Hope, despair and devoted care are all in a day's work at this animal shelter
Visions du Réel - Official Selection
IDFA - World Premiere
Reviews and More
★★★★ - OutNow
Saskia Gubbels - Director
Saskia Gubbels studied at the Art Academy in Maastricht and Visual Arts at the St. Joost Academy in Breda where she graduated cum laude as an Audiovisual Program Maker.
Gubbel's previous work includes Naomi’s Secret (16’, 2017) , winner of the Special Jury Award Childrens’ Documentary ,IDFA, 0.8 Amps of Happ (52’, 2014), The Sea is Smiling at Me (50’, 2009), nominated for the Golden Calf, Dutch Film Festival Utrecht, 2009, and Through the Years of Ellen (15’, 2011), which was screened in more than 20 international film festivals and was awarded best documentary BUSTER Film Festival Copenhagen / * 1st Prize Adult Jury Prize, * 2nd Prize Children’s Jury Prize – Chicago International Film Festival / * The Grand Prix of DokuMa, DokuMa Filmfestival First Edition, Croatia.
Gubbels writes that 'many of my characters are part of a large world around them; the depressed people in the world of psychiatry in 0.8 Amps of Happiness, the deaf girl Ellen in the hearing world in Through the ears of Ellen, Naomi in the world of addiction in Naomi’s secret. The group in relation to the individual and how they relate to each other is a theme that recurs more often in my films. I try to get a grip on that larger world by zooming in on the individual, the grandeur of the world that surrounds them, permeates the human stories that I portray. In my films I like to explore worlds that are unknown from the outside, sometimes even scary or serious, but the stories always contain a certain lightness and humor.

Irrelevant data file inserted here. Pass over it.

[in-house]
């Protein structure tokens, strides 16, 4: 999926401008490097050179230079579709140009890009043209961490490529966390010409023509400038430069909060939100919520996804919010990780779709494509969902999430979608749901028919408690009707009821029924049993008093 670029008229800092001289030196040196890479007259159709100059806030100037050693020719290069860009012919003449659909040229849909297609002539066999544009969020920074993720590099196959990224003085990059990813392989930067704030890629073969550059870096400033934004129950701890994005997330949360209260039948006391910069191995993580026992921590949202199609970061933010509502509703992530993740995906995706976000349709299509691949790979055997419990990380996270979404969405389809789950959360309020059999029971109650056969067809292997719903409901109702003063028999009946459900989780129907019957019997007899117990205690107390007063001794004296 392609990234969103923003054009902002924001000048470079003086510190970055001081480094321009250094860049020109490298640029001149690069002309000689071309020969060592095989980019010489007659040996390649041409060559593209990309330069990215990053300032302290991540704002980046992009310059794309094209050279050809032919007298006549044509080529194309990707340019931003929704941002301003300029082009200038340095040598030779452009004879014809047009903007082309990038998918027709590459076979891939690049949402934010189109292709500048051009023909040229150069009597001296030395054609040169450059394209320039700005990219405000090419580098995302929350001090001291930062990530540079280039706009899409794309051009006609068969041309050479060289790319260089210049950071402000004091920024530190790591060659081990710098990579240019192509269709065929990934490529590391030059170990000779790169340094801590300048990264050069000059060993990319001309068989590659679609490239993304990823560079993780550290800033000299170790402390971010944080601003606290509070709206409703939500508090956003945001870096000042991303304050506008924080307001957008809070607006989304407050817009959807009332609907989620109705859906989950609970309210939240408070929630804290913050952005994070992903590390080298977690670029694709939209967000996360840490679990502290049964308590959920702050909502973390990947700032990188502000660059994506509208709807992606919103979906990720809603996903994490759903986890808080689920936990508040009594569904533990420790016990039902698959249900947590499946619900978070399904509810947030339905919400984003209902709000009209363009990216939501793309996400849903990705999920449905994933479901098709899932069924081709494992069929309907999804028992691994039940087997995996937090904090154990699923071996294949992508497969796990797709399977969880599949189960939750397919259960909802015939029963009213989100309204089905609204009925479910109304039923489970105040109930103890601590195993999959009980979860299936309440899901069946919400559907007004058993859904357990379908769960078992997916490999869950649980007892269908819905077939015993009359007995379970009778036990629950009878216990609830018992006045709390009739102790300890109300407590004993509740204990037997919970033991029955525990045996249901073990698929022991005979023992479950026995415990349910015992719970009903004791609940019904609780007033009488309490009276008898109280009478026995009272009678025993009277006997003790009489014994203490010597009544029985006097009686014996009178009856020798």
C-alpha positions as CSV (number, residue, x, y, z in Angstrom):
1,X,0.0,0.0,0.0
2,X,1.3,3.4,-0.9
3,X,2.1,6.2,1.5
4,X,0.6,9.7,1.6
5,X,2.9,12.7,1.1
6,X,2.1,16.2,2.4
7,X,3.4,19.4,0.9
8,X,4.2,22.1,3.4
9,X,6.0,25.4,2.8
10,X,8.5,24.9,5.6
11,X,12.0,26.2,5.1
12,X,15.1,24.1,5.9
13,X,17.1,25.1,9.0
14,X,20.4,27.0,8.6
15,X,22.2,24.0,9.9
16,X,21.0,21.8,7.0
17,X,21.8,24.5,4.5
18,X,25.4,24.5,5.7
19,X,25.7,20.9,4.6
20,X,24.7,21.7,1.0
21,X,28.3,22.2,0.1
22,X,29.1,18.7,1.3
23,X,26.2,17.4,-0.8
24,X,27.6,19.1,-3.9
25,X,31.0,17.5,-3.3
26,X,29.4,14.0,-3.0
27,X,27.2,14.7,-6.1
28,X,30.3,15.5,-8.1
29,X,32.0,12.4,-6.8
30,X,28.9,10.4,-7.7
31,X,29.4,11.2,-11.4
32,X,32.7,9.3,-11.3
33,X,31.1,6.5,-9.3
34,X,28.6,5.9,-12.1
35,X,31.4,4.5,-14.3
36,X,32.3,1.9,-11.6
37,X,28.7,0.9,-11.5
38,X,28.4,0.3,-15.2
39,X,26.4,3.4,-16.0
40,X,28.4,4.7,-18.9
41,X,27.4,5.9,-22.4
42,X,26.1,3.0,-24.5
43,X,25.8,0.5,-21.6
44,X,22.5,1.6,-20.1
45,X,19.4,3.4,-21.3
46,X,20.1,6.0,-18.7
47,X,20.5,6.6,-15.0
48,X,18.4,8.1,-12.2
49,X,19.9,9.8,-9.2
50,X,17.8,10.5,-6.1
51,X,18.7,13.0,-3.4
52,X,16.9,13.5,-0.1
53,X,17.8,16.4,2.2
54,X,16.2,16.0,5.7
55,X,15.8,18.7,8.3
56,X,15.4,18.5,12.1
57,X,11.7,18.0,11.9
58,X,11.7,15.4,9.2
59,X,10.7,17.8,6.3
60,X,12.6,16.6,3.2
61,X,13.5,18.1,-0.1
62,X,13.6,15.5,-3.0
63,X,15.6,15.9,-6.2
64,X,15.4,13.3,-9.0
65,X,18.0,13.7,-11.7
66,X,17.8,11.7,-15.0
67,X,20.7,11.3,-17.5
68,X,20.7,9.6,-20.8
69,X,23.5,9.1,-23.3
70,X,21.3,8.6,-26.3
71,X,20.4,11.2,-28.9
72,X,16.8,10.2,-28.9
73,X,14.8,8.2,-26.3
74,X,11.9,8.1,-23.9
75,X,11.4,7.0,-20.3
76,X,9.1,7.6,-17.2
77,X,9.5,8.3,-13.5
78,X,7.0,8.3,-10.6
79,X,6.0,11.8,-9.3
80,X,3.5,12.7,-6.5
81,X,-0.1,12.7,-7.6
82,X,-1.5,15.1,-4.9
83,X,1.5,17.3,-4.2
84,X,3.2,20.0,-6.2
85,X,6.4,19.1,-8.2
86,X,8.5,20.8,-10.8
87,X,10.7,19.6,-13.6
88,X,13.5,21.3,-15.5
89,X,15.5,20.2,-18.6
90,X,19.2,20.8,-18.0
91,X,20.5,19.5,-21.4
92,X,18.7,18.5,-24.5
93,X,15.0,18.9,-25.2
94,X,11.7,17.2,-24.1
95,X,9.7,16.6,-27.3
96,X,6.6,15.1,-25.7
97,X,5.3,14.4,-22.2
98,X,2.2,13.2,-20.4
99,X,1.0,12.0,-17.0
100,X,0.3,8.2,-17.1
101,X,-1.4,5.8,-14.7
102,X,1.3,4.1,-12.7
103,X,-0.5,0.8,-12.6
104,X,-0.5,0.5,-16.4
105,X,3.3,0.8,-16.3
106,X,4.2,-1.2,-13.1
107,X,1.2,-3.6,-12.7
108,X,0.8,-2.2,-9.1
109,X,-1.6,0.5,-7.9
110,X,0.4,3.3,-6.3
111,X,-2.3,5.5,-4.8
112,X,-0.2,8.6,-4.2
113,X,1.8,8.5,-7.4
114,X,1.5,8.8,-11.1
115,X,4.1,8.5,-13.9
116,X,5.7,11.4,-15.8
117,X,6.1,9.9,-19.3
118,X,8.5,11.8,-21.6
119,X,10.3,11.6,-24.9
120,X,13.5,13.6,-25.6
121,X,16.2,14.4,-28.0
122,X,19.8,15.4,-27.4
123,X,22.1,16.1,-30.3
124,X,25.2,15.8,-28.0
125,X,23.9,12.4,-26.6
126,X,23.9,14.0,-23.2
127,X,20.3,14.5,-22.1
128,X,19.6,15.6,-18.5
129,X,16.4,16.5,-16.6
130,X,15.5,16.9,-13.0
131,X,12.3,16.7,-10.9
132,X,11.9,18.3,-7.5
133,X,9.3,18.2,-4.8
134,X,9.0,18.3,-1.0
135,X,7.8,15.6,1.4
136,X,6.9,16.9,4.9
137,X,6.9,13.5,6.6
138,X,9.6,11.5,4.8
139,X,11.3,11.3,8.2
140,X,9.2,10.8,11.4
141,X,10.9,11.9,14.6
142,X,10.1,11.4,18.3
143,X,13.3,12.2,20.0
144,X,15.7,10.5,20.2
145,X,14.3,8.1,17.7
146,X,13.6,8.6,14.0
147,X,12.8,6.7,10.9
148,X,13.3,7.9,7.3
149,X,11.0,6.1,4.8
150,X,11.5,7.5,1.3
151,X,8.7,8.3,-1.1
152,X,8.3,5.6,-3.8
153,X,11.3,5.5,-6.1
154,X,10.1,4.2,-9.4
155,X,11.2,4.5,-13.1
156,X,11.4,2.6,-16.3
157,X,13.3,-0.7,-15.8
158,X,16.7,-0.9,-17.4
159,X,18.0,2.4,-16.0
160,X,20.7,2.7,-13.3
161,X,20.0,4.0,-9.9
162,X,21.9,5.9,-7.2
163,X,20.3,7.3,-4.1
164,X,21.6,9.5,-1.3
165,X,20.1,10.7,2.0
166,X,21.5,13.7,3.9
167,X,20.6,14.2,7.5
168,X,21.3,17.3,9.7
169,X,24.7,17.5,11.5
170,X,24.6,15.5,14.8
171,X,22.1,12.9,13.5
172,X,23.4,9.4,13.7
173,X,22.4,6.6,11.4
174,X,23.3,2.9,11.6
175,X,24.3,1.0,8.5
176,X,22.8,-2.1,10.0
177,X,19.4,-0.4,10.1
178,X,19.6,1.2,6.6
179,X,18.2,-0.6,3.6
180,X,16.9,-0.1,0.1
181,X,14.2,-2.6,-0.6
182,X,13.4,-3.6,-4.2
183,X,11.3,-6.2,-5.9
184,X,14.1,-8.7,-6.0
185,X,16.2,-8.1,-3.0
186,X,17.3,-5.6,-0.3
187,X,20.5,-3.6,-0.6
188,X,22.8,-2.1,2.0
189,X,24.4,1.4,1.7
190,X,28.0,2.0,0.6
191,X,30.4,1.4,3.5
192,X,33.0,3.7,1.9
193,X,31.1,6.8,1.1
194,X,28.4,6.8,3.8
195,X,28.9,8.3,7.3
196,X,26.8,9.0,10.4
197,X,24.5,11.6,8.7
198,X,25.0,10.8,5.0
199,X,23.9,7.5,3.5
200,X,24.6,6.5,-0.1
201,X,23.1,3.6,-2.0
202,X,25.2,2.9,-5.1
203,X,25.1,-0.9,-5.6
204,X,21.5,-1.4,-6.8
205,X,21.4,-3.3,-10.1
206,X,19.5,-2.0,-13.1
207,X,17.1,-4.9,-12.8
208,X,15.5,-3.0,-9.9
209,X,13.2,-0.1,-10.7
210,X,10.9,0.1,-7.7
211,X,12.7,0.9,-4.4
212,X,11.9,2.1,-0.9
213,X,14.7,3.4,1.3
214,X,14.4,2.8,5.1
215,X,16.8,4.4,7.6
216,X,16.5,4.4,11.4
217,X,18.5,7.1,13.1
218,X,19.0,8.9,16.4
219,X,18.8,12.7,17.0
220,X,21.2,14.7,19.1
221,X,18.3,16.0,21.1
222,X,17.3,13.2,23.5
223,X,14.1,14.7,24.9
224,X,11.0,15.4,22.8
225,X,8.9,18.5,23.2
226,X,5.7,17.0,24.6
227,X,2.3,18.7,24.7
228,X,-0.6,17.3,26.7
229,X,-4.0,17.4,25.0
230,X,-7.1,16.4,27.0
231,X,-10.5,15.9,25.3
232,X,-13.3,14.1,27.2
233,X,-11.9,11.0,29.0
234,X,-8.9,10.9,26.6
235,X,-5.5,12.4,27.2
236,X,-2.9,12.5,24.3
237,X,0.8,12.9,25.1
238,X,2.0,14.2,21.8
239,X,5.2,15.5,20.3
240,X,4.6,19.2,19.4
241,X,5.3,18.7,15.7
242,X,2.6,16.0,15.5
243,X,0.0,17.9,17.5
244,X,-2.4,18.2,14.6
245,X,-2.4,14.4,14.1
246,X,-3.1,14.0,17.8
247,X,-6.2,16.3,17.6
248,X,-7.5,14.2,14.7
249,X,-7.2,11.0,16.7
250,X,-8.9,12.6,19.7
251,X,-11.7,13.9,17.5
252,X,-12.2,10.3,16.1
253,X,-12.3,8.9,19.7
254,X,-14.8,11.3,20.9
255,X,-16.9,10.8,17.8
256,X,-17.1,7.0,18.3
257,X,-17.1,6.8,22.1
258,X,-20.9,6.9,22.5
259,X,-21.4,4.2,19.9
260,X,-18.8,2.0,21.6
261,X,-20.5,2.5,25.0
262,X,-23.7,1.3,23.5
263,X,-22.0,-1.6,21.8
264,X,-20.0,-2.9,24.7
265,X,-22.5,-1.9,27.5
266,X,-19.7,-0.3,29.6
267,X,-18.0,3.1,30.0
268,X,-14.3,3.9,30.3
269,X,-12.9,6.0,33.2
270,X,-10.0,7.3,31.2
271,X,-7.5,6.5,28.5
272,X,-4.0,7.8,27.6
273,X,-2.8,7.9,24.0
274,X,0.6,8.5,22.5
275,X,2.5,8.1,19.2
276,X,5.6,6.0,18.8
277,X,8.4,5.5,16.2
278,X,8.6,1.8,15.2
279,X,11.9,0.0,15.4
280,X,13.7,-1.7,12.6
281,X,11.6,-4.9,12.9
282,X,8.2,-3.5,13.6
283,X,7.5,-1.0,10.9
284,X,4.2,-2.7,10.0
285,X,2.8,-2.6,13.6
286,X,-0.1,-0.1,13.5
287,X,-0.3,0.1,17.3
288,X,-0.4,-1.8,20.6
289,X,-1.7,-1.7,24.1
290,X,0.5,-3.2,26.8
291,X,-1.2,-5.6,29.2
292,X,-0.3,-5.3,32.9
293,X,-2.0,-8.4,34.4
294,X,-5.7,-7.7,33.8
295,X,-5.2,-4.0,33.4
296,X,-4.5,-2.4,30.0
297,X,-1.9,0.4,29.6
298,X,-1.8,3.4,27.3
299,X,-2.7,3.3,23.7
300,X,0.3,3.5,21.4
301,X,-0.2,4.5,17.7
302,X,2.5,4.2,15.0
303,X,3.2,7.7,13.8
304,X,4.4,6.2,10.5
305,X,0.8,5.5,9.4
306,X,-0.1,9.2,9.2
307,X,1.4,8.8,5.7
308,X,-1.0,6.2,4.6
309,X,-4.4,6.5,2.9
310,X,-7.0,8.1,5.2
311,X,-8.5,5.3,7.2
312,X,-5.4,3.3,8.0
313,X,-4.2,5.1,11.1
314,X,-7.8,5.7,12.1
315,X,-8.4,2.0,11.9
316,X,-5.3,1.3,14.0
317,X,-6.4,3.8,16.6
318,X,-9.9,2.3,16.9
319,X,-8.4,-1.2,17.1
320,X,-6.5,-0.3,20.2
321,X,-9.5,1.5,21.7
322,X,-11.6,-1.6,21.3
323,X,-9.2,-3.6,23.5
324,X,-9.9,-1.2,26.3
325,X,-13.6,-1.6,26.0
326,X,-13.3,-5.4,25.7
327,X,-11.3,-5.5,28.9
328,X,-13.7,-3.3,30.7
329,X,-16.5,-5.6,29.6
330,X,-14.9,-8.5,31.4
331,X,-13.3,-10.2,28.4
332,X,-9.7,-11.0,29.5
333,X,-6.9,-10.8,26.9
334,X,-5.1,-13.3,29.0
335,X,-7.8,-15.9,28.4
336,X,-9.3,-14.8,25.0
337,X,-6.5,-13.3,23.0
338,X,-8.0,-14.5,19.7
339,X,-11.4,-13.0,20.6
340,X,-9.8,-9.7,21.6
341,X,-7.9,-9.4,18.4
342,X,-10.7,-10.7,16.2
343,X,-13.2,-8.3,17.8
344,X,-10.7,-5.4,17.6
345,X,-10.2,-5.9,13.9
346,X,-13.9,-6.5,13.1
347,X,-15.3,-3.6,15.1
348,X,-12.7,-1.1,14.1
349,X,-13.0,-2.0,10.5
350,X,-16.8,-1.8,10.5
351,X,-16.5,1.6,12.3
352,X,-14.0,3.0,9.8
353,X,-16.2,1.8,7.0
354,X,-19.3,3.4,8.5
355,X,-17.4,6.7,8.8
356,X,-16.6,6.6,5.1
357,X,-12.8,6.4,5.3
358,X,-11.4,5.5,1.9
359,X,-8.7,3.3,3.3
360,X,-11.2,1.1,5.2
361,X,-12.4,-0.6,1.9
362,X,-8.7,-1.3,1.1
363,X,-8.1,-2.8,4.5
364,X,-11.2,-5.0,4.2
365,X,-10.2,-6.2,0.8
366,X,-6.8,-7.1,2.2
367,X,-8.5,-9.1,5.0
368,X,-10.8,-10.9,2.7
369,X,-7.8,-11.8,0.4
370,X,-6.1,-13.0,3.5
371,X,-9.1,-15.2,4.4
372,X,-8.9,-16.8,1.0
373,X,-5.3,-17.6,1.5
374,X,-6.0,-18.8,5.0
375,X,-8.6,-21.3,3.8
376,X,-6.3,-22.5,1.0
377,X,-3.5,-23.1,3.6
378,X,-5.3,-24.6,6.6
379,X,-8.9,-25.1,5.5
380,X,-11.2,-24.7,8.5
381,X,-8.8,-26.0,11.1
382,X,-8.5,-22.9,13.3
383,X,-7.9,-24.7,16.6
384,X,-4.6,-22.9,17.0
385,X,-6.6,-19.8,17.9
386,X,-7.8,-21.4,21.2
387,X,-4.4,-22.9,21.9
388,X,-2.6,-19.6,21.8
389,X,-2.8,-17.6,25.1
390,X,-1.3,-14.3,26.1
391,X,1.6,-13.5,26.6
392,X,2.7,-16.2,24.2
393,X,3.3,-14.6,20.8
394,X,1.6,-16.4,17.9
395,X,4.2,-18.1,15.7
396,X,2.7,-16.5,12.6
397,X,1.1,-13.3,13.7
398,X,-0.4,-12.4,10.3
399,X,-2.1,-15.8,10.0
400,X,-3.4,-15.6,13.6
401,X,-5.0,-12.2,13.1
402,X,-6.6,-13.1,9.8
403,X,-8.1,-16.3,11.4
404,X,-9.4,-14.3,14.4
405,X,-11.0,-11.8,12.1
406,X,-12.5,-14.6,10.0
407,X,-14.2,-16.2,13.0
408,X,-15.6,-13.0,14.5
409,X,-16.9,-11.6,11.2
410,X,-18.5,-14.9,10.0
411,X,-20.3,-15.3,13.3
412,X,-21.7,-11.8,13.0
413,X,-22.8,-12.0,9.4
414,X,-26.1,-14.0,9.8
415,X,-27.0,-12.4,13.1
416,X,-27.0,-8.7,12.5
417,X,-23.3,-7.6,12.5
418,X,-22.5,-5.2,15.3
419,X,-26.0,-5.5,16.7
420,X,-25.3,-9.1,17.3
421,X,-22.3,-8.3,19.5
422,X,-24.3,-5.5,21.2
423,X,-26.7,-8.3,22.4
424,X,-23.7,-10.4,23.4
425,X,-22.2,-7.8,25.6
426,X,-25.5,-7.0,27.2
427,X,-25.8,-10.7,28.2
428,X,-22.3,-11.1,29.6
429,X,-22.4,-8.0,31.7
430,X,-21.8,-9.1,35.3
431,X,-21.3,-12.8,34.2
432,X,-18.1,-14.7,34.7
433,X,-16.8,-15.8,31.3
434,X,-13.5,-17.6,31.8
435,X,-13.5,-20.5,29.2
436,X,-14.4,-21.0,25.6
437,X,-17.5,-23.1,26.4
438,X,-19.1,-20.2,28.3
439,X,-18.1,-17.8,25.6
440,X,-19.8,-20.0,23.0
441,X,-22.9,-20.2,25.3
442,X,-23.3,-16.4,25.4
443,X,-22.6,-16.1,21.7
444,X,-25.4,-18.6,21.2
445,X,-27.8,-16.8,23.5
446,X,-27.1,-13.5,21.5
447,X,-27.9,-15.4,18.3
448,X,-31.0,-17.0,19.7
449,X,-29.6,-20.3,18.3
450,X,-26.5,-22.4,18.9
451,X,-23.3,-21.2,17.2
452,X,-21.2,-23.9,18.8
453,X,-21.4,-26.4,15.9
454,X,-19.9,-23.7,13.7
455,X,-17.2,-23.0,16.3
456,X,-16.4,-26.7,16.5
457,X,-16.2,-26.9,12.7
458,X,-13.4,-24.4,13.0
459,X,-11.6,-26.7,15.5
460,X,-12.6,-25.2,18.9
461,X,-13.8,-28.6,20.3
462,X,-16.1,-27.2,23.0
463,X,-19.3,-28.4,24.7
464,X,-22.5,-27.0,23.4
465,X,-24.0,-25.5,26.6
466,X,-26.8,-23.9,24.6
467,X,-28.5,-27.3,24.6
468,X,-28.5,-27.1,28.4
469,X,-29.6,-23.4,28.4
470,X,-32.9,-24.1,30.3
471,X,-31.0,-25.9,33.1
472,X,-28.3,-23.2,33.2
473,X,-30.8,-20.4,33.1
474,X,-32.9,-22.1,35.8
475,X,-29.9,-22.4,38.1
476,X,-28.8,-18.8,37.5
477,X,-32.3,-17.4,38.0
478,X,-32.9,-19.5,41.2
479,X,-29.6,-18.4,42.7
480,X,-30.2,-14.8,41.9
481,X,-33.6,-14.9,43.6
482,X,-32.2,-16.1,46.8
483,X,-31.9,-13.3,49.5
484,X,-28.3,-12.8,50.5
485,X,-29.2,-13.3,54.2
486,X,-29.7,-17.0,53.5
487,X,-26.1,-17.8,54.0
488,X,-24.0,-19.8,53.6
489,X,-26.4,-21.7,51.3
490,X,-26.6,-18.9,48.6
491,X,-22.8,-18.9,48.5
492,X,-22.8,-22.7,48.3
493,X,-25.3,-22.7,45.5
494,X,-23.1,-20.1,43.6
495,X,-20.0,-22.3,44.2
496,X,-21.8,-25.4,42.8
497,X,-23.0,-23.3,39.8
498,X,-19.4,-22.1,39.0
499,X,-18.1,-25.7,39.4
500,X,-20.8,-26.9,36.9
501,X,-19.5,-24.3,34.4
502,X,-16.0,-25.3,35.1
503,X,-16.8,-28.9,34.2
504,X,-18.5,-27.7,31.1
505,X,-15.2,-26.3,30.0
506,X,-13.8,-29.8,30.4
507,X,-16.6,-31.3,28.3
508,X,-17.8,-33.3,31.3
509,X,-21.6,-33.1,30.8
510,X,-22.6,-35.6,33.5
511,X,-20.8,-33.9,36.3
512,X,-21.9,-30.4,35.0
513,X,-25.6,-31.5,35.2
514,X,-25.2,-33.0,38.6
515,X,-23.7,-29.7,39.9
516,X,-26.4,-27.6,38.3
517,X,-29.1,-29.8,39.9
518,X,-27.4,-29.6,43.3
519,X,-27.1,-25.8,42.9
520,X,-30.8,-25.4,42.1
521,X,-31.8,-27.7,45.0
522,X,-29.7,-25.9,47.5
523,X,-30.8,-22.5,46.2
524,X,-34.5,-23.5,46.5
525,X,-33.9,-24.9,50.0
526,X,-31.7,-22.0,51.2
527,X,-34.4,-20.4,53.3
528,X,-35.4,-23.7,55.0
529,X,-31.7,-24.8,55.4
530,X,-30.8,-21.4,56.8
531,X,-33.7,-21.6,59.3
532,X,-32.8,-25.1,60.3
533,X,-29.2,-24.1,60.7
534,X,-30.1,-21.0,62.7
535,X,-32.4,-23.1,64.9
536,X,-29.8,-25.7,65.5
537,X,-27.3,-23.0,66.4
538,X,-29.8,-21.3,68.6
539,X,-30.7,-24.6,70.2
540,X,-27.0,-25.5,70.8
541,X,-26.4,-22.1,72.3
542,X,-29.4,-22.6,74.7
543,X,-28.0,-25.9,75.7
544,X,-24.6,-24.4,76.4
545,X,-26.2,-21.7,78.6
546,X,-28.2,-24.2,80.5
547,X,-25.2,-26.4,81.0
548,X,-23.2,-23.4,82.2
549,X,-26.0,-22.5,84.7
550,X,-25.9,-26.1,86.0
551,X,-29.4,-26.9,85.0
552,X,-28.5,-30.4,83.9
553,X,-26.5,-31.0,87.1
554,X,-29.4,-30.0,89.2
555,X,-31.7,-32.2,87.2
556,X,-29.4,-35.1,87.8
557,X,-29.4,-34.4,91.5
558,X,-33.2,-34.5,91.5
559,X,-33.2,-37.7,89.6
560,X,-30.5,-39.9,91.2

After my elderly guinea pig passed away, I started looking for a cat. The websites of animal shelters flooded my animalless home with abandoned, confiscated and stray cats. After a stressful search for an undamaged animal, I eventually ended up at the largest animal shelter in the Netherlands, in Amsterdam Osdorp. The location is comparable to our welfare state; a small world where I saw unconditional love for animals and incomprehensible animal cruelty intersect. The idea for a movie was born.
Comparing the animal shelter and the way we interact with (pets) animals to the society in which we live in cannot be ignored. I also rejected flawed pets, making the shelter the end point for these slightly less beautiful and perfect animals. In doing so, we saddle the staff of the animal shelters with difficult medical ethical challenges. For example, when during an operation on a badly neglected cat the vet exclaims: “What are we actually doing to this cat? What on earth are we doing?” Or “Why is Noud still here? Have we post him on Facebook yet, with a sad story?" They do that on real estate websites as well. The relationship between humans and animals is complicated and the sometimes-fine line between love for animals and the intentional or unintentional animal cruelty is a tricky dilemma. In the shelter you can see the severe consequences of abuse and how the animals can sometimes be reared by loving people into affectionate and social creatures.
The animals that arrive are battered and bruised, however many of the people that work in the shelter have also experienced some misery themselves, feel like outsiders of their family or society. The film raises questions: Who is actually taking care of whom? I do not want to lecture; I just want to show how we interact with animals. Only when you see how an animal acquires human symptoms due to too little attention and neglect, that stress and loneliness gradually starts to control their lives, only then do you really think about whether these life companions in our society are entitled to happiness and how we can provide this. And this of course also applies to human beings all well..